The long running case of Eweida v British Airways has recently been considered by the Court of Appeal which concluded that Mrs Eweida, a Christian, was not discriminated against as a result of BA’s refusal to allow her to wear a visible cross, in accordance with its uniform policy which did not allow visible jewelry.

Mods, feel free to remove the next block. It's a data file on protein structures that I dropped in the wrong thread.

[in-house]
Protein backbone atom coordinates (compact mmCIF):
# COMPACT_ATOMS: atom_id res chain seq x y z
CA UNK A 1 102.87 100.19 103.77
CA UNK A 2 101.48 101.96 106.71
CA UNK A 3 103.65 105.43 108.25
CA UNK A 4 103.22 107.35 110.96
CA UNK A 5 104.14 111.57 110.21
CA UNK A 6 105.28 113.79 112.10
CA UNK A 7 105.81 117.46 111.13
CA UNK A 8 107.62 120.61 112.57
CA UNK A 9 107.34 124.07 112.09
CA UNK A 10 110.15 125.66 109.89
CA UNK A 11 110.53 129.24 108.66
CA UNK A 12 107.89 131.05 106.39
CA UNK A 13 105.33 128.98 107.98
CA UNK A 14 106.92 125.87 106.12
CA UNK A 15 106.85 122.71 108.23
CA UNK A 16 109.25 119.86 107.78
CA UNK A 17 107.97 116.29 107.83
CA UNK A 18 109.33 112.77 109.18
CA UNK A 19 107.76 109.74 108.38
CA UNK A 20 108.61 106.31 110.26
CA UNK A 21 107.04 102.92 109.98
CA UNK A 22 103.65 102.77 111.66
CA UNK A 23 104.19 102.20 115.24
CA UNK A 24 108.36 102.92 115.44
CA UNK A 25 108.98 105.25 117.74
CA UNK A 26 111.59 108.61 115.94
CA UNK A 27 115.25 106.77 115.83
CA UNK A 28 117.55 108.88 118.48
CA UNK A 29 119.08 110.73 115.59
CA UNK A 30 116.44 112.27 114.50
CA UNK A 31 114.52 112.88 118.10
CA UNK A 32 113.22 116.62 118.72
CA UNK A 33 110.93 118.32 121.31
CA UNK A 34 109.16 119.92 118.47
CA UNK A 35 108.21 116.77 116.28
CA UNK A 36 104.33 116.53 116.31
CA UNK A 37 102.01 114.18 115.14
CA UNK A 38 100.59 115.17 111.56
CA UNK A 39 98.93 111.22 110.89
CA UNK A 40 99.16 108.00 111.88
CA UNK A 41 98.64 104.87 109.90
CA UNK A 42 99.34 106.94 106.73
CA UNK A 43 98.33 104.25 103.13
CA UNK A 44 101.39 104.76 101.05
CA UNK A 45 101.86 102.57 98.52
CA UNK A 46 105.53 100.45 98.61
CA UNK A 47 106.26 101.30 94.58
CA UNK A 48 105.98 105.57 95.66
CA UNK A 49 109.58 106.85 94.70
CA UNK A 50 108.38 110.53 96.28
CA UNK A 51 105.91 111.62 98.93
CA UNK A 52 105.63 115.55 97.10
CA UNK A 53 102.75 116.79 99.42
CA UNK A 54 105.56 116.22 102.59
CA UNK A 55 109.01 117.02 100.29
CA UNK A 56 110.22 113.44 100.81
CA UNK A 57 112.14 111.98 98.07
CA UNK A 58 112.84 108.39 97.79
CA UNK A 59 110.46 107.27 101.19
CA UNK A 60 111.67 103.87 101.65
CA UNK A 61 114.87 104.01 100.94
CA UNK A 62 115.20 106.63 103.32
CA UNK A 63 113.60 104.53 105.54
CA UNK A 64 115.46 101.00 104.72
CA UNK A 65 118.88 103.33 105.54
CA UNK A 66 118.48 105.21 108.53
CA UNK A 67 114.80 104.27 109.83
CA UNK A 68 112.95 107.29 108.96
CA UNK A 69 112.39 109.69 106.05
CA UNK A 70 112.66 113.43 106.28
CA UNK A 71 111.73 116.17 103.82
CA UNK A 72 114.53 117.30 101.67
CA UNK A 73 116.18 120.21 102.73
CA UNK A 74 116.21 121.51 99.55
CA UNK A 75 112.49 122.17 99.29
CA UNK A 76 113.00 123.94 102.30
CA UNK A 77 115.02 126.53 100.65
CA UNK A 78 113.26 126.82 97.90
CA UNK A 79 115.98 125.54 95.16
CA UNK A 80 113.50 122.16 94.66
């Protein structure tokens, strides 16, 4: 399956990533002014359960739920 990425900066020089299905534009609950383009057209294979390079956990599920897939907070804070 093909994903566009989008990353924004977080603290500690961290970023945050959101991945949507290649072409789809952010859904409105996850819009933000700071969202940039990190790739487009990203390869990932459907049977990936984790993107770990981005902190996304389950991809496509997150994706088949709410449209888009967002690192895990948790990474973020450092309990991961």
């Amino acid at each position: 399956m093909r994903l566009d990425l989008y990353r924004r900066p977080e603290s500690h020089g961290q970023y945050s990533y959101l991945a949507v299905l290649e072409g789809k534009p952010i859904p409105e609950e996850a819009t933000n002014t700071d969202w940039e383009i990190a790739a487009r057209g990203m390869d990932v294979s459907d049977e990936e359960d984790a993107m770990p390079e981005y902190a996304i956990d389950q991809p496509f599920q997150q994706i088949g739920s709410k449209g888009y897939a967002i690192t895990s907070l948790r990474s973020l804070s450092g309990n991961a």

Mrs Eweida claimed that BA’s refusal to allow her to wear the cross visibly amounted to indirect religious discrimination. The Court of Appeal disagreed. It concluded that it was not possible to make a general statement about the religious group concerned such that the employer should be able to appreciate that failing to allow the employee concerned to wear her necklace may have a disproportionate impact upon her religious group. In other words for a finding of indirect discrimination it is necessary to show that a group of people are disadvantaged by the policy, rather than just one individual.